Summary: Ms. Novara deposited a check from her mother for $10,000 into her child's custodial account twenty-seven (27) days prior to filing Chapter 7 bankruptcy. The Trustee sought to set this aside as a fraudulent conveyance and sought summary judgment. To prevail on a motion for summary judgment premised on a fraudulent transfer, pursuant to 11 U.S.C.
Summary: More reasonably equivalent value discussions in the Tanglewood Farms case. Commentary: Not every order granting avoidance of a judgment lien or for relief from the stay on a car are treated as a written opinion, but maybe since these reasonably equivalent value cases are becoming nearly as common, they will stop being treated as such. For a copy of the opinion, please see: Angell v.
Summary: Patricia Pfister and her husband, Phillip Pfister purchased real property on May 10, 2001. Originally, this property was to be purchased by Architectural Glass Construction, Inc. ("AGC"), a corporation wholly owned by Mr. Pfister, but, on the advice of accountants, instead at the closing it was instead purchased and financed by the Pfisters, with the intention of leasing the property to AGC. In practice, however, AGC never paid the Pfisters, but paid the mortgage directly. In 2002, the mortgage was refinanced, with AGC now actually liable for the mortgage note.
Summary: In February 2003, Currie, serving as the executor for the Estate of Della Brown, brought suit against the Poteats, for conversion of funds which were used to purchase their home, filing a notice of lis pendens on March 13, 2003. This action was subsequently voluntarily dismissed without prejudice in open court on September 7, 2004, so that Currie could be re-qualified as the executor of the estate.
Summary: Pursuant to 11 U.S.C. § 548, the Chapter 7 Trustee sought to recover transfers made for the benefit of Bacchus within two years of the bankruptcy filing, arguing that the transfer were a fraudulent conveyance. Bacchus disputed the allegations that the Debtor received less that the reasonably equivalent value, as the payments were for an obligation owed by the debtor to Bacchus’ deceased father for the purchase of grain, which had been stored on the debtor’s property.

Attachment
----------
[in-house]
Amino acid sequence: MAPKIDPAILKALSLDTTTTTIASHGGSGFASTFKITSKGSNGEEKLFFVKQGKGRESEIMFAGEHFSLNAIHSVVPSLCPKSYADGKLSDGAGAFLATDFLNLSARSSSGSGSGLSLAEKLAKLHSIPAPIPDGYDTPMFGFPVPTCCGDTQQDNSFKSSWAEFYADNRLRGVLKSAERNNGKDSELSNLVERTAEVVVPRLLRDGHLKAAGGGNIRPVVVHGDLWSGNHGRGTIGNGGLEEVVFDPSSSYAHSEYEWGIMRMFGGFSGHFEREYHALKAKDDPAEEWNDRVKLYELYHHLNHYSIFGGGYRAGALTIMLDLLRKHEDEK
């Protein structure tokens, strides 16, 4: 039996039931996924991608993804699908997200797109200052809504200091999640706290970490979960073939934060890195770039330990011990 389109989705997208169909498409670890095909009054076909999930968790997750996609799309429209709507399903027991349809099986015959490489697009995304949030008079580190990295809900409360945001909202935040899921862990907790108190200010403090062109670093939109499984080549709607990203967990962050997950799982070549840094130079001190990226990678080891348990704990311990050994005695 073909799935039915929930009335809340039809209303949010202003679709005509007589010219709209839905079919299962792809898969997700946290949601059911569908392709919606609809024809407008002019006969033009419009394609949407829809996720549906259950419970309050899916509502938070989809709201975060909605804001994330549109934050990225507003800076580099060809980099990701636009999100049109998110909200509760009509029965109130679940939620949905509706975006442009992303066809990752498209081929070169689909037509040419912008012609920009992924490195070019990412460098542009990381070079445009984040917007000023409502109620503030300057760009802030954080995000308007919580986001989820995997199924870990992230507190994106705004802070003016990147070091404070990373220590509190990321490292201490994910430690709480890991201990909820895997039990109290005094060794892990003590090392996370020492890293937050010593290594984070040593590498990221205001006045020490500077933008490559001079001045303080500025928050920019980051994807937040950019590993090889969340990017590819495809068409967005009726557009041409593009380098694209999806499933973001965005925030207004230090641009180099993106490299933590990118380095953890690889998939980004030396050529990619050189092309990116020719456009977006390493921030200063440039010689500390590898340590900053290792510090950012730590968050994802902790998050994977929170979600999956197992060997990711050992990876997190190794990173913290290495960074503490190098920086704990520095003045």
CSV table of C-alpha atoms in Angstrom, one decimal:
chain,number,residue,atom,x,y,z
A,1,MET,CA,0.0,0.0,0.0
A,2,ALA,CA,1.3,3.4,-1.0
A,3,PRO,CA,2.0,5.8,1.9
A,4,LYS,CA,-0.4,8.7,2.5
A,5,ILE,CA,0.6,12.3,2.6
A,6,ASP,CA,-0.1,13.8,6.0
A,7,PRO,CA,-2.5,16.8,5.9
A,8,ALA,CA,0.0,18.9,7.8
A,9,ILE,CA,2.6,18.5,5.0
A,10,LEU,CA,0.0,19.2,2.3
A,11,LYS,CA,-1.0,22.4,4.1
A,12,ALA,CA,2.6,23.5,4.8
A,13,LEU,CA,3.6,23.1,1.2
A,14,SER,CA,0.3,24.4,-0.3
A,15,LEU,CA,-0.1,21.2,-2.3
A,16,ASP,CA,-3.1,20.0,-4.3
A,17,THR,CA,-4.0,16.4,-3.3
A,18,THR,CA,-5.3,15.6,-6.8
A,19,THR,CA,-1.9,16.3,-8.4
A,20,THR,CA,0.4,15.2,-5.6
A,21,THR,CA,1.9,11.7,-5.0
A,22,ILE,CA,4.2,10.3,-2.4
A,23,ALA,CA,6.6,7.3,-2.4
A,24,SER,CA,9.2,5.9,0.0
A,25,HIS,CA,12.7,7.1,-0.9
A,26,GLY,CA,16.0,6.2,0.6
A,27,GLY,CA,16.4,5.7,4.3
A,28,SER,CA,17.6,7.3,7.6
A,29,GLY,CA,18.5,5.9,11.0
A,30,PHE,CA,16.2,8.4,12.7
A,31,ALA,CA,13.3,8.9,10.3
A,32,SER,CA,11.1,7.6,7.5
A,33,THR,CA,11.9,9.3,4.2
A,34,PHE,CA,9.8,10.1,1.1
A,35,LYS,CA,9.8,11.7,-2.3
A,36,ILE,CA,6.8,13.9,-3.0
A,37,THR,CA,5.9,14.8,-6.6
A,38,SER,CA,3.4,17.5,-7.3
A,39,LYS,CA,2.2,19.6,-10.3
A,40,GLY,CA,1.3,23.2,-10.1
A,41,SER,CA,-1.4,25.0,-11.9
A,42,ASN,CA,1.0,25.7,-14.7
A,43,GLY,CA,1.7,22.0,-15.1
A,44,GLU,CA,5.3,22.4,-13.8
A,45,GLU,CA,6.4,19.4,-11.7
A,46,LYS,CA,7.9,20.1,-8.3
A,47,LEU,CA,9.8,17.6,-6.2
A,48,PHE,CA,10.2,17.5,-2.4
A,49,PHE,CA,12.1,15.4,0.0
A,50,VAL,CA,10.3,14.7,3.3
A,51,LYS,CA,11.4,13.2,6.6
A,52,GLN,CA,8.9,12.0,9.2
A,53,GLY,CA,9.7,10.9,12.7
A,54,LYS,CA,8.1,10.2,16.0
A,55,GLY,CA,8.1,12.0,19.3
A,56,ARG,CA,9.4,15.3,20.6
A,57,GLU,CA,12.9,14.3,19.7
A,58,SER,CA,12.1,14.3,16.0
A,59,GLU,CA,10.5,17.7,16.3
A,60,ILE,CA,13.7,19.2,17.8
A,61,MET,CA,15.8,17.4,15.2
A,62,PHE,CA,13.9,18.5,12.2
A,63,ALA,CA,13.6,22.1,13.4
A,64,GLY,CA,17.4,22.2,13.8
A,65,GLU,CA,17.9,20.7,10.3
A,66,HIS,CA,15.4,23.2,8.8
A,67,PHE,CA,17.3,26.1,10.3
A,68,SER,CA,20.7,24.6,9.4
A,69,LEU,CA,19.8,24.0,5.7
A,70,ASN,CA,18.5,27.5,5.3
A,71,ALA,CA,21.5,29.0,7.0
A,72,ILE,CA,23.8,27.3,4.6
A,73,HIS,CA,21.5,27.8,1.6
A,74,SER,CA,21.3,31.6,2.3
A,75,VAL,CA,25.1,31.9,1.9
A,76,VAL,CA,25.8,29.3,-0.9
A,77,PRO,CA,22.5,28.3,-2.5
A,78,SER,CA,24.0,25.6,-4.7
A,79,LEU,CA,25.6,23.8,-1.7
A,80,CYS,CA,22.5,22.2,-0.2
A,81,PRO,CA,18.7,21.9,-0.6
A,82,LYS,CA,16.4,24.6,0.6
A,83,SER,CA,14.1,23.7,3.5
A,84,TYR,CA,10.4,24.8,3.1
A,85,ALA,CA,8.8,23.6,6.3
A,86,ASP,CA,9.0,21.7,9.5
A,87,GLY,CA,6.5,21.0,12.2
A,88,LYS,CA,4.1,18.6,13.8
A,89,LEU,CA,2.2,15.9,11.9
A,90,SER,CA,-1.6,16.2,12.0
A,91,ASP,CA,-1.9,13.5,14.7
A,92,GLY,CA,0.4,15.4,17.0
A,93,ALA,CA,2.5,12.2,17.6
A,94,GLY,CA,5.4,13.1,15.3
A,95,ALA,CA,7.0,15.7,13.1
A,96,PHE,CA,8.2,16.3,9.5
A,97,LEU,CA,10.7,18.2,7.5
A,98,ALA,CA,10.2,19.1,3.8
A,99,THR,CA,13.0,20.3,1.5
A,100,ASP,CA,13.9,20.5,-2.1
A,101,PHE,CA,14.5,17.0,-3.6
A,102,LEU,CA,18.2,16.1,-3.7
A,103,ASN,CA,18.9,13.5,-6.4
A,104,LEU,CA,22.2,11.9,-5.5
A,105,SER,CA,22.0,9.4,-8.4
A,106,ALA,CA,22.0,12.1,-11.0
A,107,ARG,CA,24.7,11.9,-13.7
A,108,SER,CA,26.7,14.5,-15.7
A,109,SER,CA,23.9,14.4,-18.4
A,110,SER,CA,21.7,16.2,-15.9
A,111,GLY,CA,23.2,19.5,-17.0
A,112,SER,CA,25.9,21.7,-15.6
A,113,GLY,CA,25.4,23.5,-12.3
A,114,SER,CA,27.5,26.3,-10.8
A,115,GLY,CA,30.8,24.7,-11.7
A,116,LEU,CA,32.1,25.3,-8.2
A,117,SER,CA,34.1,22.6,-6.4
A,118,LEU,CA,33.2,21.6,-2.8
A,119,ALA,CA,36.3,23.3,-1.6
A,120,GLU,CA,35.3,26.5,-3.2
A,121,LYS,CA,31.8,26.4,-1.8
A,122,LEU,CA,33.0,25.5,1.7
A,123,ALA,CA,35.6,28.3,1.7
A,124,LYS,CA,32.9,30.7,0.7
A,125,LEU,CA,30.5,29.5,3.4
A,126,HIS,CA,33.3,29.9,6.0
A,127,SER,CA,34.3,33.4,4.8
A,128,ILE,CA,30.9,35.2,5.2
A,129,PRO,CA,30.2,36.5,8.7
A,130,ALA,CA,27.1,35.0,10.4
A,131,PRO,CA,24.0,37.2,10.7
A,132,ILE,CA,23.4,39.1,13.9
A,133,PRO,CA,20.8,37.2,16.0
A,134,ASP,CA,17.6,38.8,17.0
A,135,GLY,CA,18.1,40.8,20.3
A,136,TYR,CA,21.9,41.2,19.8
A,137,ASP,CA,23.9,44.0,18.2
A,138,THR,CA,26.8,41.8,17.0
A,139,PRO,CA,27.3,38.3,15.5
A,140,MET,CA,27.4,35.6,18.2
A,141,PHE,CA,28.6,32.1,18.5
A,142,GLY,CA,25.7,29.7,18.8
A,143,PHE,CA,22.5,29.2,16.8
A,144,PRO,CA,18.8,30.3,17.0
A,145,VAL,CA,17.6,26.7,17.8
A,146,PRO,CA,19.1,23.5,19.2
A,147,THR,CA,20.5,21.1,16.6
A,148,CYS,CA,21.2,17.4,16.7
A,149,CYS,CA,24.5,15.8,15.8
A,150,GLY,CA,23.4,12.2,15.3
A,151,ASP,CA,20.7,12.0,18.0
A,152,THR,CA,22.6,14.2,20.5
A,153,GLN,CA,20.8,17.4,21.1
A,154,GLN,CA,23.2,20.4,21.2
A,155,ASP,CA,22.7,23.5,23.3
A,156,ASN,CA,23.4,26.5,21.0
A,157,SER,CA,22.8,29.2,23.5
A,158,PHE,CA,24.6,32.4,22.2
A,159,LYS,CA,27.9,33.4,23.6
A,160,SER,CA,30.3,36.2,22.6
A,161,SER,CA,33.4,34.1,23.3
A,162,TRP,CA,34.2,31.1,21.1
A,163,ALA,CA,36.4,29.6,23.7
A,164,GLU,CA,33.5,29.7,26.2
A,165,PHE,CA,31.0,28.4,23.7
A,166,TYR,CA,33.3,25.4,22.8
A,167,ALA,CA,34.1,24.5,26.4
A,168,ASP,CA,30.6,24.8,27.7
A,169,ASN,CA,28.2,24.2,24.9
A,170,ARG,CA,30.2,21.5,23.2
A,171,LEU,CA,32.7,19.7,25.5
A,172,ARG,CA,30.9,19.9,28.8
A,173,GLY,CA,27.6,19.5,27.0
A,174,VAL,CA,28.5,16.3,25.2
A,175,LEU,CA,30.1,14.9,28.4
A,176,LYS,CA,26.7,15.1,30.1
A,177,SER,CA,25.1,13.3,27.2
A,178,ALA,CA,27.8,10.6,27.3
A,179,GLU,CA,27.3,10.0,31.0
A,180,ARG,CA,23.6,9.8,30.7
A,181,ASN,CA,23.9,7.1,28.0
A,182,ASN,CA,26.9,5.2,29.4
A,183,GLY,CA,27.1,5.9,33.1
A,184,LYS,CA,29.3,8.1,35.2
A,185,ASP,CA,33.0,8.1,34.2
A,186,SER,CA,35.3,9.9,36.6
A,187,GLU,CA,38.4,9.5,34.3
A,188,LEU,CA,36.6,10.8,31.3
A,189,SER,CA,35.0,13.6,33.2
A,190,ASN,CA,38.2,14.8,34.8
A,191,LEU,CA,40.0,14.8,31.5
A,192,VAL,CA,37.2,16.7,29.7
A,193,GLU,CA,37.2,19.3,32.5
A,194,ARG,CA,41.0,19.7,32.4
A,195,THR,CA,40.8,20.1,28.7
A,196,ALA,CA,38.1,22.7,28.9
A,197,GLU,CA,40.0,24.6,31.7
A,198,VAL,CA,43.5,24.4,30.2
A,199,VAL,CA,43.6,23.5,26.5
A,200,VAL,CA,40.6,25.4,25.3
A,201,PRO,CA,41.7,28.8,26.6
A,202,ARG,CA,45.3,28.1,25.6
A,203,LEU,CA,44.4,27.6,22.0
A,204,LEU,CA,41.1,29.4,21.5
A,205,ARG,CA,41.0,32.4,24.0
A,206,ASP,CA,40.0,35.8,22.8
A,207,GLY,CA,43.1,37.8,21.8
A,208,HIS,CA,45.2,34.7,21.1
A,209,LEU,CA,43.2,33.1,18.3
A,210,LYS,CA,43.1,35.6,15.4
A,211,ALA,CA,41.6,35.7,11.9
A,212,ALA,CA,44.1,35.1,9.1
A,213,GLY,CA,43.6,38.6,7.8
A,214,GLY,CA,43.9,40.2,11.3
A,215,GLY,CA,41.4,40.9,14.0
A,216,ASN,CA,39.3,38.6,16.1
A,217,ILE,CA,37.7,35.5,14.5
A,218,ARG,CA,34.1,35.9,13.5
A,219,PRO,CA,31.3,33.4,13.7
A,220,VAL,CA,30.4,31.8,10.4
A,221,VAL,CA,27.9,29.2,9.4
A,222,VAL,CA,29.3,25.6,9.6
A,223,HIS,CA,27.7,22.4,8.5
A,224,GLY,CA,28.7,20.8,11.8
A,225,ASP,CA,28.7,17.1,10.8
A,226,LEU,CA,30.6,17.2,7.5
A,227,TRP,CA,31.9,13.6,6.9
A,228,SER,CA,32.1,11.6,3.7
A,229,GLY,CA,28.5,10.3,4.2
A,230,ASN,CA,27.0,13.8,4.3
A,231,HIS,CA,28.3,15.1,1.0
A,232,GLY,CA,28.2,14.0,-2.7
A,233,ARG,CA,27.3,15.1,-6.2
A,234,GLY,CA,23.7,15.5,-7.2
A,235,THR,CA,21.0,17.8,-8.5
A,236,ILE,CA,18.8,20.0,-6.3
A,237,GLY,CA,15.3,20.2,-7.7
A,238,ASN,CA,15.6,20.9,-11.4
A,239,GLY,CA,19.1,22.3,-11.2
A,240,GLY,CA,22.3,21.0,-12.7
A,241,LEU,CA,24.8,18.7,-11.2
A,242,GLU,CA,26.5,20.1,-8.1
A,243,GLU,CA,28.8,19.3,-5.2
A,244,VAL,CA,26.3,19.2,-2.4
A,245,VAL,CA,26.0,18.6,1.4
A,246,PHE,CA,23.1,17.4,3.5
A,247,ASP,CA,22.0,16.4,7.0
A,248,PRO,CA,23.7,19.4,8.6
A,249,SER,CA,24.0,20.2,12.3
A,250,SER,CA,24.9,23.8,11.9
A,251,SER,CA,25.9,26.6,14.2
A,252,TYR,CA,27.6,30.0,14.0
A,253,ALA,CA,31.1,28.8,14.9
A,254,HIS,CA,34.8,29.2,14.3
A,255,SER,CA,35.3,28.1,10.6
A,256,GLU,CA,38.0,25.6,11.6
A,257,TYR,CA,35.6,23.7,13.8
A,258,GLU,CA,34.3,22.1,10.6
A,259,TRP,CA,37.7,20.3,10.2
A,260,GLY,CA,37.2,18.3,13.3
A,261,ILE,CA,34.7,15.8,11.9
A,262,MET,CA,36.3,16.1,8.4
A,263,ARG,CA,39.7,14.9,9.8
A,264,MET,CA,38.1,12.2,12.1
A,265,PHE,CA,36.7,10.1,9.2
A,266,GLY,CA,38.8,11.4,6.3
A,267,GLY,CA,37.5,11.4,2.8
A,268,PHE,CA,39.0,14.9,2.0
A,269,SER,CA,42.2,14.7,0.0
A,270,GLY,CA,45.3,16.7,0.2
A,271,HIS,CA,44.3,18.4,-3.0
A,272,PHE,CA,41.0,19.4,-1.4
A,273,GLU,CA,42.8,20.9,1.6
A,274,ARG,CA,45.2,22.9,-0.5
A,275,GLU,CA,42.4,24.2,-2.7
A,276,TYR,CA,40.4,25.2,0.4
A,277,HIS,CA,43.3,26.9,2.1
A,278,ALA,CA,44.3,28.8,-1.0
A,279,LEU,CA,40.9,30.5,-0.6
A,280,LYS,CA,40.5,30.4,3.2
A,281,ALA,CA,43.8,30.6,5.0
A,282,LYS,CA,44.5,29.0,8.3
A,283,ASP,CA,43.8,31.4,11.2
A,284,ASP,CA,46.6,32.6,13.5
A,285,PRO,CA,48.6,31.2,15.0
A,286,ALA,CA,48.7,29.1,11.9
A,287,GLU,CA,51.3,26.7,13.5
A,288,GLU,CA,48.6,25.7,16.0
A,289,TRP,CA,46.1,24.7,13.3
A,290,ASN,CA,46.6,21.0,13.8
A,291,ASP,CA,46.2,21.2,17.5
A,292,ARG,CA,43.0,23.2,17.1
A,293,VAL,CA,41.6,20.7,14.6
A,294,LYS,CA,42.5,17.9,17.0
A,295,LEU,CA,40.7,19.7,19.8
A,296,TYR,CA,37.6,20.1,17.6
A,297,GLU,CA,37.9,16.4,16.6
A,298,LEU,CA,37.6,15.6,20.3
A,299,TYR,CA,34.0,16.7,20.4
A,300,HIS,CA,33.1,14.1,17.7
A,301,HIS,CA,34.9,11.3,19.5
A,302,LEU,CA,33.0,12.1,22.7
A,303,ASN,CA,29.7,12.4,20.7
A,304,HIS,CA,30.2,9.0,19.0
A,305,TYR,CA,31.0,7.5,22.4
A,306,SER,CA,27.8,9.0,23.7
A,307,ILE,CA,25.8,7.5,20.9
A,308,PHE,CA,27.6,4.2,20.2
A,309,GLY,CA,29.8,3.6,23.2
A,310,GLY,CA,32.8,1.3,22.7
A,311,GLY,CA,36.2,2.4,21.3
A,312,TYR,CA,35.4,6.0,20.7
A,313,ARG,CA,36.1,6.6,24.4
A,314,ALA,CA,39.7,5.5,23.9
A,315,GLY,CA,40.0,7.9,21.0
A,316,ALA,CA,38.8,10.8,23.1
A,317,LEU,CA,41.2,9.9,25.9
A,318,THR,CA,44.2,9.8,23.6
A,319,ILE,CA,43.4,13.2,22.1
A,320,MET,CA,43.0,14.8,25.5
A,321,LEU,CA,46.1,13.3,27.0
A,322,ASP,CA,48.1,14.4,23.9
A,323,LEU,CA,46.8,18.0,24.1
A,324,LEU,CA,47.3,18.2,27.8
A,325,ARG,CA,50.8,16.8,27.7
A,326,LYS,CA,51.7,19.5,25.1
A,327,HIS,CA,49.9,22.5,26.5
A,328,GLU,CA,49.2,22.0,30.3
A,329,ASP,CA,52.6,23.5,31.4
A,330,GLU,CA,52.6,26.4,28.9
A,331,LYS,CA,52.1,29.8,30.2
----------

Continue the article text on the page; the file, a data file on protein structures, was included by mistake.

Summary: On September 26, 2008, Luther Bateman transferred, subject to retention of a life estate, property located at 106 Sanderline Road, Shawboro, North Carolina to his children, Carol Bateman Cooper, Timothy Ross Bateman, Louis Eugene Bateman, and Robert Charles Bateman (“the Defendants”). On August 4, 2010, Mr. Bateman filed Chapter 7 and valued his life estate in the Property to be approximately $186,000.00, subject to a mortgage in the amount of $15,395.99.
Summary: After consulting with a bankruptcy attorney, the Debtors sold personal property at auction, receiving $14,000 in proceeds. Two days before filing Chapter 7, the Debtors used $12,000 to fund IRAs and the remainder for insurance and vehicle repairs. The Trustee sought to avoid the contributions to the IRAs as fraudulent conveyances. Following, Ford v. Poston, 773 F.2d 52, 54 (4th Cir.
Summary: A few hours prior to a foreclosure sale, 15 parcels of real property were transferred to the Debtors by three corporations owed by the Debtors. The Debtors shortly thereafter filed Chapter 11. BB&T commenced an Adversary Proceeding seeking to avoid the transfers as fraudulent conveyances and because some were made ultra vires and brought a Motion for Summary Judgment. In determining whether a transfer was a fraudulent conveyance the court first turned to the non-exclusive list of factors found in N.C. Gen. Stat.
The Debtor acquired a piece of real property in 2001 solely in his name. In 2007, three months after the Plaintiff/Creditor file a lawsuit against the Debtor, the Debtor transferred the property to himself and his wife as Tenants by the Entireties. Four months later, the Debtor filed Chapter 7. The Plaintiff brought an action against the Debtor under 11 U.S.C.